The Partnership for Food Safety Education was formed not long after an event that many professionals in food safety will remember well – the outbreak at Jack-in-the-Box restaurants in the western U.S. that led to the deaths of four children and serious illness for many many more. Although that outbreak stemmed from a restaurant, in reaction to the event was considerable thought given to the need to invest in increasing awareness and modifying the behavior of consumers, broadly, related to the safe handling and preparation of food at home.

A report, “Putting the Food Handling Issue on the Table: the Pressing Need for Food Safety Education”, made the case for cooperation in consumer food safety education. PFSE was formed soon after when federal government agencies, industry, and consumer groups signed a Memorandum of Understanding and pledged to work together to develop the first science-based, consumer education program in food safety.  This program, Fight BAC!®, and its four messages of Clean, Separate, Cook, and Chill, are the foundation for consumer education in safe food handling in the United States.  

Having worked for several years to identify creative and effective ways PFSE might engage individual companies in the food, beverage and consumer products industries, I offer that today there is great potential for consumer educators and the food industry to move forward together in some important areas.   In companies where these three things are present we have perhaps the greatest possibilities for working together to affect consumer behavior:  

1) Your company is interested in being a part of efforts to put consumer safe food handling in the context of the chain of prevention in food safety. 

In your efforts to provide high quality, healthy food products to your customers, your company takes its food safety responsibility – from farm to fork -- very seriously.   

You put considerable resources into the review and development of science-based practices all along the supply chain.  These investments are essential to your commitment to quality in the products you make and deliver to your customers.  Don’t let your commitment stop there.  Consumers will appreciate when you show you care about their safety and health in handling and consuming your products at home. 

PFSE and several large food companies recently collaborated on a project that put consumer handling in the context of the chain of prevention in food safety.  The resulting campaign - The Story of Your Dinner – is something we intend to build on in 2017.  (storyofyourdinner.org)

2)  You see the potential in leveraging the Partnership’s network of educators with your marketing and communications assets, not just to reach numbers of consumers, but to hone in on specific behaviors that can contribute to reductions in foodborne illnesses.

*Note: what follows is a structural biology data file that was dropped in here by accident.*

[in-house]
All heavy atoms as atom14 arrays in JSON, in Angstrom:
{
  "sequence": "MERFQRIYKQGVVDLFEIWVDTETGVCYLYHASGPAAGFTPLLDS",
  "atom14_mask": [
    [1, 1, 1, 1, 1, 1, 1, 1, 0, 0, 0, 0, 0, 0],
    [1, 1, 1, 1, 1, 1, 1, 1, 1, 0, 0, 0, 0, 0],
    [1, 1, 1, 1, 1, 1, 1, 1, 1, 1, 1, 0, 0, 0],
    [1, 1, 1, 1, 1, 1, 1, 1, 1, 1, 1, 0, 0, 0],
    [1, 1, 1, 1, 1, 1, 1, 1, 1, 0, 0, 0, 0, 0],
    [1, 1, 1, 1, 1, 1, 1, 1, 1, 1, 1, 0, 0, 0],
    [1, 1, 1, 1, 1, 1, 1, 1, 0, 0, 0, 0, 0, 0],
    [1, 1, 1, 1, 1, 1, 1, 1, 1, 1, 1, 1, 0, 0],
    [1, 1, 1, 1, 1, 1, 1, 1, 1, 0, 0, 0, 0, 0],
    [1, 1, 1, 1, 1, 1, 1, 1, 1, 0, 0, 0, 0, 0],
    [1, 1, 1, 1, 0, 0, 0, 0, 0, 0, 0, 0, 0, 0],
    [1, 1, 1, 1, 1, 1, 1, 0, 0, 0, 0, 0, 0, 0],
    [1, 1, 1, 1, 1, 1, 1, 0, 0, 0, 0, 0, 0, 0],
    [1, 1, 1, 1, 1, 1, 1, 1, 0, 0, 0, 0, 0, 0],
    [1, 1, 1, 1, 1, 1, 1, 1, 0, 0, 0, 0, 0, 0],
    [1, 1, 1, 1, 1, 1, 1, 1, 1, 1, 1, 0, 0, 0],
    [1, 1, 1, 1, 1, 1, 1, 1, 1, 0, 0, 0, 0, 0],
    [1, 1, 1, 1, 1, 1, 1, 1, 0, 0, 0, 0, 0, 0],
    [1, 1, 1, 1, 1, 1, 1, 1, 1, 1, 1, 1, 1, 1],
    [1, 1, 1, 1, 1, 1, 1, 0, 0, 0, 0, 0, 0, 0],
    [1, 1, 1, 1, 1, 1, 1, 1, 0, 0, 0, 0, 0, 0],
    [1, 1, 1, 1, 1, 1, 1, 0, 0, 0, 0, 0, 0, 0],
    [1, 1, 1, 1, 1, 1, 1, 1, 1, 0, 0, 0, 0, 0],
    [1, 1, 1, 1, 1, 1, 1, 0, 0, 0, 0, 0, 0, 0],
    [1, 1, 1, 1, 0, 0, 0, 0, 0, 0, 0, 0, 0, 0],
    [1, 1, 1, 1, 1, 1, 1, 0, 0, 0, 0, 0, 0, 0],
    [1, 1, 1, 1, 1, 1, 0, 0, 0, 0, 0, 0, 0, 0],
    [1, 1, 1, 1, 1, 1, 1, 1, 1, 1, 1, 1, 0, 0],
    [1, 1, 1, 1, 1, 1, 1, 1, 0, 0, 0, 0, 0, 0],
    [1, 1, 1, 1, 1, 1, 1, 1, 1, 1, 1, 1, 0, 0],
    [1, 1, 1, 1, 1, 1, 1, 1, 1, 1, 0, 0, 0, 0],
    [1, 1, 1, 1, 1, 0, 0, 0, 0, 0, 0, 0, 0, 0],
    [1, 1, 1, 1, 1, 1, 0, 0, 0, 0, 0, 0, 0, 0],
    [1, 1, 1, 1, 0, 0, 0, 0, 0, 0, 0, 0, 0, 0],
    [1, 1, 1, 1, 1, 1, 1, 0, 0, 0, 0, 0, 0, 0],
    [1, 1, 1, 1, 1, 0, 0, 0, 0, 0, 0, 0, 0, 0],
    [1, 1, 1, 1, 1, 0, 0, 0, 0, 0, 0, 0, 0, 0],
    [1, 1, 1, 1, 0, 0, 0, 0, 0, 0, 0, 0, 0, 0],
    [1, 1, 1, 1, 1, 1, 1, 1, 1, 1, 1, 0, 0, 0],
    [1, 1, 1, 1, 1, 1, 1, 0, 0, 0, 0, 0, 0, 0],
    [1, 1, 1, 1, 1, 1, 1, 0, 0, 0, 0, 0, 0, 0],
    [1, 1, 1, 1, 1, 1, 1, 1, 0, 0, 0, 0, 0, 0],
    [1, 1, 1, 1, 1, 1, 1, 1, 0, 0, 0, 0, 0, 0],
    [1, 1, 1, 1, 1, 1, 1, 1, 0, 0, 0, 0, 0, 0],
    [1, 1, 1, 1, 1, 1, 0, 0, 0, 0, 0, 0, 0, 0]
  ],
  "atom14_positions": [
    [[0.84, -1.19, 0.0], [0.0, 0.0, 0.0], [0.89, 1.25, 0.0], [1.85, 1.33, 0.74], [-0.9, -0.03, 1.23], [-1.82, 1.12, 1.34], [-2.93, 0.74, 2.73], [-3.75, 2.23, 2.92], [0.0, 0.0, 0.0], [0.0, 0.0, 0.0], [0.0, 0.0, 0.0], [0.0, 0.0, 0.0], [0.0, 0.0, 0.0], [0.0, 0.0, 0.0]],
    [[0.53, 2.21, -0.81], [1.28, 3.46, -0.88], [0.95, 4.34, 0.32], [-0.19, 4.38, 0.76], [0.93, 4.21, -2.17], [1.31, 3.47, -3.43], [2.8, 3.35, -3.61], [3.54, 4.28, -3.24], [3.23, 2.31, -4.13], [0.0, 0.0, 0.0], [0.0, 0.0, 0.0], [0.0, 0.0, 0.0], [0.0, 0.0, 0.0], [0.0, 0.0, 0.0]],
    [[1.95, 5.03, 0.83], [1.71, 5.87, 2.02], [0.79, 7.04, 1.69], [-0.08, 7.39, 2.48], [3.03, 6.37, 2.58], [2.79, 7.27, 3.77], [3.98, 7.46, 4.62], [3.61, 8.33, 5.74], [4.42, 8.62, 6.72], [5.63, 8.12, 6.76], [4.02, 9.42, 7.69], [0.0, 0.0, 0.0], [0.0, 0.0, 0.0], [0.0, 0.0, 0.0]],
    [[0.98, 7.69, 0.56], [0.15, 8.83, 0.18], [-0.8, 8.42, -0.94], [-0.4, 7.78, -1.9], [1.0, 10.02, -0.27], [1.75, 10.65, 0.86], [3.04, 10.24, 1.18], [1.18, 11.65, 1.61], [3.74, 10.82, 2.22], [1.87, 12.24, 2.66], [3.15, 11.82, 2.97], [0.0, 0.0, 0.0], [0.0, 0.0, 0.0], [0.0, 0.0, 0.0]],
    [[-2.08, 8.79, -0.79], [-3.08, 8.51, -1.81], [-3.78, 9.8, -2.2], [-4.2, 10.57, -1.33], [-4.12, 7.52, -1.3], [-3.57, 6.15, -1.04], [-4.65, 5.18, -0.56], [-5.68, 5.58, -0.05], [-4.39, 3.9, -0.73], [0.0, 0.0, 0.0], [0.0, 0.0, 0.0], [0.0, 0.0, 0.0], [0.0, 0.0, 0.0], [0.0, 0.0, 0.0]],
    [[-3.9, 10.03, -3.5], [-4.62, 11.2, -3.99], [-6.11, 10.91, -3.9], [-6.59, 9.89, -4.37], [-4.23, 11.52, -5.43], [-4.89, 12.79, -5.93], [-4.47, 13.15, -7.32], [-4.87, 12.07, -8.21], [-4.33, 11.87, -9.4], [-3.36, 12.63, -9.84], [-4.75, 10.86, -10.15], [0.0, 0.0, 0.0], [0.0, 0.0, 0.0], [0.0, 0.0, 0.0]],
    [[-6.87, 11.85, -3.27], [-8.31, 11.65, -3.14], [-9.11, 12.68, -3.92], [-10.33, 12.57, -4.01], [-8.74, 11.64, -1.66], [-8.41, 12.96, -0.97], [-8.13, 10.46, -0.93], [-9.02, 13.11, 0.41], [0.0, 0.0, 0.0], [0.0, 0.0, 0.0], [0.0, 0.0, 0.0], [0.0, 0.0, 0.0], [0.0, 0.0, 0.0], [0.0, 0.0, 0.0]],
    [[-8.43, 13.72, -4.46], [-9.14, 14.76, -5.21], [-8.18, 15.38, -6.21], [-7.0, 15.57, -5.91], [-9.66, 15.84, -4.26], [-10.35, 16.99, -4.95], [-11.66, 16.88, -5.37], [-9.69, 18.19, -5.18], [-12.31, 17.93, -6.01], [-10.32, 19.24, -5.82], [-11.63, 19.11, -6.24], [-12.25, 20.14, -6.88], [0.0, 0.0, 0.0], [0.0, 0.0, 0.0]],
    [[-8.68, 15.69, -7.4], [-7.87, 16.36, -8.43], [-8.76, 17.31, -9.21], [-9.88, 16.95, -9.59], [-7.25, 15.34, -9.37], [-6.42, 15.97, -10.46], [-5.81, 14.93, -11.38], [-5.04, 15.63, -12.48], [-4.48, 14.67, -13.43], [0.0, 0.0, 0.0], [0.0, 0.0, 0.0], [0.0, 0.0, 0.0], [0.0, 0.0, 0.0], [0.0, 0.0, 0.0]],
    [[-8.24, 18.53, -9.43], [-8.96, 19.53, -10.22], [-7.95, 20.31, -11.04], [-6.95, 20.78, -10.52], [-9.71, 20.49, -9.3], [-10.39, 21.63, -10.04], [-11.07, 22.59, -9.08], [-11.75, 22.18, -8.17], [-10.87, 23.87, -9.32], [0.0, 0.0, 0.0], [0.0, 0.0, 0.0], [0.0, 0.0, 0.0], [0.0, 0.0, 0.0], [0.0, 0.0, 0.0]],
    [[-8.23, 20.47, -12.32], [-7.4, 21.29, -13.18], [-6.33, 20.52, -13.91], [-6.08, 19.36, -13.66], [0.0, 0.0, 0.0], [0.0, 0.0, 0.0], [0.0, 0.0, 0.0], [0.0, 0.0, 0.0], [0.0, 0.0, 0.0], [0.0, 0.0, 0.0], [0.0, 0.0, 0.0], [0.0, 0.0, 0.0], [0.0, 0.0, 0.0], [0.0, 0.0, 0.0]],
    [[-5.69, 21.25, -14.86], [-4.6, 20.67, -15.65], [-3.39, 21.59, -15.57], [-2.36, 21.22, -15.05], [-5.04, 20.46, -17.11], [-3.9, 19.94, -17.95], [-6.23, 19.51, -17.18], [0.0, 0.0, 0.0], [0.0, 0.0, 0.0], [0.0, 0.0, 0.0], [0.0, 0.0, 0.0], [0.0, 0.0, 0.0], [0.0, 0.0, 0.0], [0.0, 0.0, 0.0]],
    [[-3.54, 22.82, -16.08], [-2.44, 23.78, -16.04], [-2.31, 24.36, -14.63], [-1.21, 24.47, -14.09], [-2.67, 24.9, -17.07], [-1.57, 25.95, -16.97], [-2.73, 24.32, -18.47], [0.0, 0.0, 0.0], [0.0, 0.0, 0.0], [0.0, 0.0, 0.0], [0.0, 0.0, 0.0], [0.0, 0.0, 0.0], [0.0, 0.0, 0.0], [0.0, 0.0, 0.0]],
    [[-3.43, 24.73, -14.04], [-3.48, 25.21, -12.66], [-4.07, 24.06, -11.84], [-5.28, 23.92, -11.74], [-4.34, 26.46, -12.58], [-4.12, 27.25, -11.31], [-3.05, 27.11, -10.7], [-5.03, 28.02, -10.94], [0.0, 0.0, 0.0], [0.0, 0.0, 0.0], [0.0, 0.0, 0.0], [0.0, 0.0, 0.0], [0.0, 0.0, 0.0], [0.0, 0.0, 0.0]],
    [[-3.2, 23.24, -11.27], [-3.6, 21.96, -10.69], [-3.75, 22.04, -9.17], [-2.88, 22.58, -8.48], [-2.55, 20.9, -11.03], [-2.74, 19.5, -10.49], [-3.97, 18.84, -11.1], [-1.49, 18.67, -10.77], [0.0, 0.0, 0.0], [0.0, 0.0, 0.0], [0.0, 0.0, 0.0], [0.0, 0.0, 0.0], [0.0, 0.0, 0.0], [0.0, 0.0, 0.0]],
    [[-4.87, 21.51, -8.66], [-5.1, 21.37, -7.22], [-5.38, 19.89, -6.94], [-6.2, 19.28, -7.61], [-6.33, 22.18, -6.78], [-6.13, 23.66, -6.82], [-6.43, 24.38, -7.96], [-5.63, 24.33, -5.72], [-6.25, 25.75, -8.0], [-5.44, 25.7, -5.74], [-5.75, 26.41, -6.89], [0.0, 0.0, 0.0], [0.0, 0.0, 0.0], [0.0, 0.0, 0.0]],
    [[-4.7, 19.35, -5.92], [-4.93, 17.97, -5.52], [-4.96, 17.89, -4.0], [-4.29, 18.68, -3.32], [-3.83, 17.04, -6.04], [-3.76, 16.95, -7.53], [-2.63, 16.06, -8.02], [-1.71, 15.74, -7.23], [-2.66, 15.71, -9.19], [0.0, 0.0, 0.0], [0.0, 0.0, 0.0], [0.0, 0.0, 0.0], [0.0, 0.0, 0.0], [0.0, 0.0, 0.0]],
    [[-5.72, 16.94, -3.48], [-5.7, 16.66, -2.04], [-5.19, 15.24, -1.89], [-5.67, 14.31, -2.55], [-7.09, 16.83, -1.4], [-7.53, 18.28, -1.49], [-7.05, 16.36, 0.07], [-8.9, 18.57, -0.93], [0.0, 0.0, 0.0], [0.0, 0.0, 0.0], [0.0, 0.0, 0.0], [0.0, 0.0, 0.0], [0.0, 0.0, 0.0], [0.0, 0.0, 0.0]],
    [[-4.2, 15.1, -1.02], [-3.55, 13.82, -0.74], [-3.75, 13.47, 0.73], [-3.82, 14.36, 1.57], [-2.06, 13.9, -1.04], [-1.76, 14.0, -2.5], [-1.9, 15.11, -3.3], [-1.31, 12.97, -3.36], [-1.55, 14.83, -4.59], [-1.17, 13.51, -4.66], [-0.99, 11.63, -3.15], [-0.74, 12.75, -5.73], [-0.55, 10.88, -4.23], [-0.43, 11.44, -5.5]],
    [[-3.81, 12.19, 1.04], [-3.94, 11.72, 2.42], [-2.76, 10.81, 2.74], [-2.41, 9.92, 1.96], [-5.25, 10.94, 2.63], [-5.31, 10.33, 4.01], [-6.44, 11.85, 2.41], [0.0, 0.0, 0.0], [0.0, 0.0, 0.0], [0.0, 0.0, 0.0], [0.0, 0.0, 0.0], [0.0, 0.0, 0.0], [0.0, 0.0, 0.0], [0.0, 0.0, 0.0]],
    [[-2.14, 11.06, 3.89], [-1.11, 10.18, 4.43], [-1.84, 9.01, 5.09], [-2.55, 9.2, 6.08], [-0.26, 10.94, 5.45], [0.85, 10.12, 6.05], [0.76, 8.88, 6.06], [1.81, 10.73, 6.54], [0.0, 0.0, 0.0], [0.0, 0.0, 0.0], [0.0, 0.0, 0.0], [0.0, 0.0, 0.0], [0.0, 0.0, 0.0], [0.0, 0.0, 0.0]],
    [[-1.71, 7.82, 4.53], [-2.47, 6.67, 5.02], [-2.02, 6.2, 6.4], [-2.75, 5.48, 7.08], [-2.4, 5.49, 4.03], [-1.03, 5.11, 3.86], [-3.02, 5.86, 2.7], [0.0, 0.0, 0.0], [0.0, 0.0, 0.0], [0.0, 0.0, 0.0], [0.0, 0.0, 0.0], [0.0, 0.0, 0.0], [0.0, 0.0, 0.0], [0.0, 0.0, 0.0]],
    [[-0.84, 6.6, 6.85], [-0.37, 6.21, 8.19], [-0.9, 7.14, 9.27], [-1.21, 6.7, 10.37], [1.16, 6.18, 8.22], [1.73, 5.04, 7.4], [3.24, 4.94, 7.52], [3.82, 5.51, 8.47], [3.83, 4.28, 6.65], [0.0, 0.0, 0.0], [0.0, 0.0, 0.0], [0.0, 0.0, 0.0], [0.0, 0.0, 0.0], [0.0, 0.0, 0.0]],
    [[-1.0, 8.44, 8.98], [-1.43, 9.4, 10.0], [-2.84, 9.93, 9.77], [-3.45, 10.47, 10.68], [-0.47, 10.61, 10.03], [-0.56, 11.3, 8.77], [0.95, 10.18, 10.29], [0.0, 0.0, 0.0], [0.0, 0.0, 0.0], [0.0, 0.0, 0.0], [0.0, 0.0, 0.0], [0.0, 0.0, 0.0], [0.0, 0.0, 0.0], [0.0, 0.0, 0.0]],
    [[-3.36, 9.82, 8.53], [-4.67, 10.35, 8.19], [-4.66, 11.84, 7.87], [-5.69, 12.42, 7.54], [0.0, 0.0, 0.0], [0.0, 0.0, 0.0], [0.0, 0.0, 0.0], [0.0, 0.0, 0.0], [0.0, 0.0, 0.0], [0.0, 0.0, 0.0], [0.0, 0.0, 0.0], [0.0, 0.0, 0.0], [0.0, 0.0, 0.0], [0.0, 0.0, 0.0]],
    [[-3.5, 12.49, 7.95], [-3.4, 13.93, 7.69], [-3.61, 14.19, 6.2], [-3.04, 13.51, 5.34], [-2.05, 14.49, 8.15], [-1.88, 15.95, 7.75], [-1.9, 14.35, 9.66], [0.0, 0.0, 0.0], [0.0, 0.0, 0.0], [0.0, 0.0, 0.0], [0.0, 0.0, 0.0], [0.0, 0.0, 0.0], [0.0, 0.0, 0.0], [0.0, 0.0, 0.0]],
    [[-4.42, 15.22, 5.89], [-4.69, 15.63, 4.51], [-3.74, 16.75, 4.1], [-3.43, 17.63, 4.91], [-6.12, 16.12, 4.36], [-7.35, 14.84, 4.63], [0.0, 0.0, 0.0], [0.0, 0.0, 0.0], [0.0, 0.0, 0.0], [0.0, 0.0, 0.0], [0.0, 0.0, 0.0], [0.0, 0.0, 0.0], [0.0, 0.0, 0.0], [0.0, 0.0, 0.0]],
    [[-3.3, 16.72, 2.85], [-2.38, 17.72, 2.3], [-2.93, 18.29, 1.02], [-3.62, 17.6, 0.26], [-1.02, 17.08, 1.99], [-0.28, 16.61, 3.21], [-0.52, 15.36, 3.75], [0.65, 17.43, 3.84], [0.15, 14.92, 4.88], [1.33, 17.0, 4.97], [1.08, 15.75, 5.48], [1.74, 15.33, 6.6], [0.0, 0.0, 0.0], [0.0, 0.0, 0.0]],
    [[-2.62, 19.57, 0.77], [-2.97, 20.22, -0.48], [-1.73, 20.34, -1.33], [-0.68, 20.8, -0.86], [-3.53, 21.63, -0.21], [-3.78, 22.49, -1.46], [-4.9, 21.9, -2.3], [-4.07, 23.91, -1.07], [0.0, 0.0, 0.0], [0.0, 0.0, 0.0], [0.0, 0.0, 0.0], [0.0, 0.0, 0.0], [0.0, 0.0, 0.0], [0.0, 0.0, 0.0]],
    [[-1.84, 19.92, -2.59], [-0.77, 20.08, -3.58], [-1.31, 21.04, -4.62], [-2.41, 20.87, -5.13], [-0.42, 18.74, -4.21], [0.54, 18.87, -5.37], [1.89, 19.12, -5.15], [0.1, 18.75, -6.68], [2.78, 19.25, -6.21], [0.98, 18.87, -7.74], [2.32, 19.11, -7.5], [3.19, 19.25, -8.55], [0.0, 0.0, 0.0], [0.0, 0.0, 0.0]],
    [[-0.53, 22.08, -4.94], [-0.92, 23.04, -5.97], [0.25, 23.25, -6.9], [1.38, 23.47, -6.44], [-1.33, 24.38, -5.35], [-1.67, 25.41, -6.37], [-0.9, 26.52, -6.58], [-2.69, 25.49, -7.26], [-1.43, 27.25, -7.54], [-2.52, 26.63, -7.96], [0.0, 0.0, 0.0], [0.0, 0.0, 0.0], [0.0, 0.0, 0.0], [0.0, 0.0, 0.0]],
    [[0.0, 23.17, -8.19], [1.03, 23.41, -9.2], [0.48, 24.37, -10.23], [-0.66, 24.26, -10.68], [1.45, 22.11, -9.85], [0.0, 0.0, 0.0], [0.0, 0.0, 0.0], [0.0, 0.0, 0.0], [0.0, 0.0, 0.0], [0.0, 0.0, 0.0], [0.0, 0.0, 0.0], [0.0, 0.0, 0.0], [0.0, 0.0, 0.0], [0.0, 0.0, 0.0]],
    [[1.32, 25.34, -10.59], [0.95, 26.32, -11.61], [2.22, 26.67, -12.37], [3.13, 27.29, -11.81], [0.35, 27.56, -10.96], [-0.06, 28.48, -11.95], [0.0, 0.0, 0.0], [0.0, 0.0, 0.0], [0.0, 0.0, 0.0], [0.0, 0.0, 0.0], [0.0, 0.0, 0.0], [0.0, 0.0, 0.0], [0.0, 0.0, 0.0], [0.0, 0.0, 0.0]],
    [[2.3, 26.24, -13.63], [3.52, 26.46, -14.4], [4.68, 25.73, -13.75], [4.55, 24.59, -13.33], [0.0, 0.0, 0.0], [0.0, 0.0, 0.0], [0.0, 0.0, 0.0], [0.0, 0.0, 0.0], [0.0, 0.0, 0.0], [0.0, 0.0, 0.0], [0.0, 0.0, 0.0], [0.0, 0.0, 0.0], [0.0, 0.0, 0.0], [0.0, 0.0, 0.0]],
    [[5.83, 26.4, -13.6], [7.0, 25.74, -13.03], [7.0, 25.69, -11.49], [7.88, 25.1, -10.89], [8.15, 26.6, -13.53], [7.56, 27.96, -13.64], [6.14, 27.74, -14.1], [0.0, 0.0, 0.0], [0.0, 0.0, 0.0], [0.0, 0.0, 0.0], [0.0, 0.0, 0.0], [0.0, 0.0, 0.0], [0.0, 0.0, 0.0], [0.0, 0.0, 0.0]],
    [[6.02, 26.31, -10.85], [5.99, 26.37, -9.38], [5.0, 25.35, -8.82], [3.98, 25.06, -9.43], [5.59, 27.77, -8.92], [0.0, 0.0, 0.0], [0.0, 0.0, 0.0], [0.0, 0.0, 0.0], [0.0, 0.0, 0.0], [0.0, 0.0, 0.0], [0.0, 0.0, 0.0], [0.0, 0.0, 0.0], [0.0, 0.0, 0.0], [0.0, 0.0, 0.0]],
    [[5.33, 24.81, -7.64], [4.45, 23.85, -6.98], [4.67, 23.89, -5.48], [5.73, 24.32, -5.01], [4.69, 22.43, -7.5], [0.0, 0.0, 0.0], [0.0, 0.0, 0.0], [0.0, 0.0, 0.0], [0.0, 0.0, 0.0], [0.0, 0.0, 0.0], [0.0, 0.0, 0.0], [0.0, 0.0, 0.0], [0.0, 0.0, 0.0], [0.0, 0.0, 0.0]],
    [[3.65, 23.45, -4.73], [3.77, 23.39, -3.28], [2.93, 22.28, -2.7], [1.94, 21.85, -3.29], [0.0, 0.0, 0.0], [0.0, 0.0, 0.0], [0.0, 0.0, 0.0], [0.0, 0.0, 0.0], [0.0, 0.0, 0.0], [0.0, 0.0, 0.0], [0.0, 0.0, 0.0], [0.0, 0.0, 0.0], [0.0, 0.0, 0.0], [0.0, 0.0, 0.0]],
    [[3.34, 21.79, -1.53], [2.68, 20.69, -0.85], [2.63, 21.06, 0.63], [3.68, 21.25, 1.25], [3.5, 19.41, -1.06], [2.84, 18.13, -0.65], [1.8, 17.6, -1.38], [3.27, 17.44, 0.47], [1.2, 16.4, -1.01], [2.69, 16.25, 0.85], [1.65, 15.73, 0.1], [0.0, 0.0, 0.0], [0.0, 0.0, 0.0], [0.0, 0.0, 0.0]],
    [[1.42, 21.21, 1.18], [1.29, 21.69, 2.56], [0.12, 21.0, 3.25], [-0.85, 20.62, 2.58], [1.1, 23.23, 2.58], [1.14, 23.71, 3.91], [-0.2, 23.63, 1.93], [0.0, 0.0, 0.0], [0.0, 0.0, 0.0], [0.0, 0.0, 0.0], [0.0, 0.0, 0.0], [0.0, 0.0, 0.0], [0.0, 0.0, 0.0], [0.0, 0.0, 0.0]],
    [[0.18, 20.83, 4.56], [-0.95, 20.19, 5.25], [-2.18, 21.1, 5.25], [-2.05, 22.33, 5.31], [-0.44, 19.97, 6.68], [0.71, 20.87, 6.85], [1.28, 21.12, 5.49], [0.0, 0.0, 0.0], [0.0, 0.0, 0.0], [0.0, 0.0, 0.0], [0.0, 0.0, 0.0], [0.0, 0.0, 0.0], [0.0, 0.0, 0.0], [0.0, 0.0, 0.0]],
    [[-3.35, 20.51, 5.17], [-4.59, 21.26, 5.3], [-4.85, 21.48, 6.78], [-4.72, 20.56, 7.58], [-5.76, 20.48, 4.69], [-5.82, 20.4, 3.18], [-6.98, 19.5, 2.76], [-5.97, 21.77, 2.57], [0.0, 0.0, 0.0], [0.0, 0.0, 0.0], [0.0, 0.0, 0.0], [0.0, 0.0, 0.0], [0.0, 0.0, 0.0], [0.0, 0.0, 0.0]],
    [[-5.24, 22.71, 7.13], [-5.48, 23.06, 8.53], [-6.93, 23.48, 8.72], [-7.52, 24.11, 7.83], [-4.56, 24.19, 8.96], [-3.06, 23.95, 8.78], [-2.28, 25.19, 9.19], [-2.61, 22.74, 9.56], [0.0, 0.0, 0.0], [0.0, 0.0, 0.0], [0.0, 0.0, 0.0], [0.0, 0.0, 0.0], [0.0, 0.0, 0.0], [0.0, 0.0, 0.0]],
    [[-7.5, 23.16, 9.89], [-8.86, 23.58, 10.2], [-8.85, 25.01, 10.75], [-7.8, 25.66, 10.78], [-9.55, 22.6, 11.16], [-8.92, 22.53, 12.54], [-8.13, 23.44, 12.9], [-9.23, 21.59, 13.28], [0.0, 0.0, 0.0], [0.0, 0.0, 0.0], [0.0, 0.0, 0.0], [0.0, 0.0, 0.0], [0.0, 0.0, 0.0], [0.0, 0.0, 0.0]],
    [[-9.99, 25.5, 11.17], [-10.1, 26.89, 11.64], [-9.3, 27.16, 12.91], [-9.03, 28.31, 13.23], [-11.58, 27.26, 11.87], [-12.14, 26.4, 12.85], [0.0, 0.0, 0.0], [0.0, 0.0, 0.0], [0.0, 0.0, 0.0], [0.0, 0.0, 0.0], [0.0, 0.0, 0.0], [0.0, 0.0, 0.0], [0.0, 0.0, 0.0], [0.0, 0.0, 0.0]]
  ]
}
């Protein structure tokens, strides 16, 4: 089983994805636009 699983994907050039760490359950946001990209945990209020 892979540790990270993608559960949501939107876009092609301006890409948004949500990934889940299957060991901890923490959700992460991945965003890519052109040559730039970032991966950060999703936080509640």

This network of health and food safety educators and researchers has deep expertise in developing and evaluating consumer interventions. The potential is in being part of efforts to make consumer food safety education more effective, and better tailored to affect behavior change in ways that demonstrably lower risk for the most vulnerable.   

3)  You are interested in extending your company’s stated values around food quality and safety to consumer education.  

This value is present in companies that understand that their responsibility to their customers doesn’t end at the point of sale. 

An effective investment in food safety should include consumer education for the greatest impact on public health.     

In 2017 we have many opportunities to work together on consumer food safety education as a shared core value.  We have a terrific opportunity to consider the possibilities of this as we come together at the conference Advancing Food Safety Through Behavior Change this month (January 26-27) in Washington, DC.   I hope you will consider taking part in these conversations. cfsec2017.fightbac.org for more information.  

The event is supported by a number of members from The Consumer Goods Forum and its Global Food Safety Initiative, including Cargill, Ecolab, General Mills, Sealed Air, The Hershey Company, Walmart and 3M. Such companies are supporting food safety advancements globally and many can be seen at our upcoming conference and at the CGF’s upcoming Global Food Safety Conference in Houston, Texas, next month. Only through such support and collaboration can we expect to achieve safe food for consumers, everywhere.

The Partnership for Food Safety Education is the originator of science-based food safety messages and the national leader in developing and disseminating information around the linkage of food safety consumer education with positive health outcomes. The Partnership is the creator and steward of the popular Fight BAC!® national food safety education campaign.  

In 2016 the Partnership has 27 association, non-profit and for-profit contributing partners.  The country’s leading consumer groups, food industry associations, commodity groups, and professional associations in the food sciences and nutrition are our members.  Liaisons from the USDA, FDA, and CDC are active in the Partnership’s work.

Food safety and health educators, and consumers, can download free food safety education information from the Partnership’s website at http://www.fightbac.org/.

   This post was written and contributed by:

   Shelley Feist, Executive Director
   Partnership for Food Safety Education

   This email address is being protected from spambots. You need JavaScript enabled to view it.


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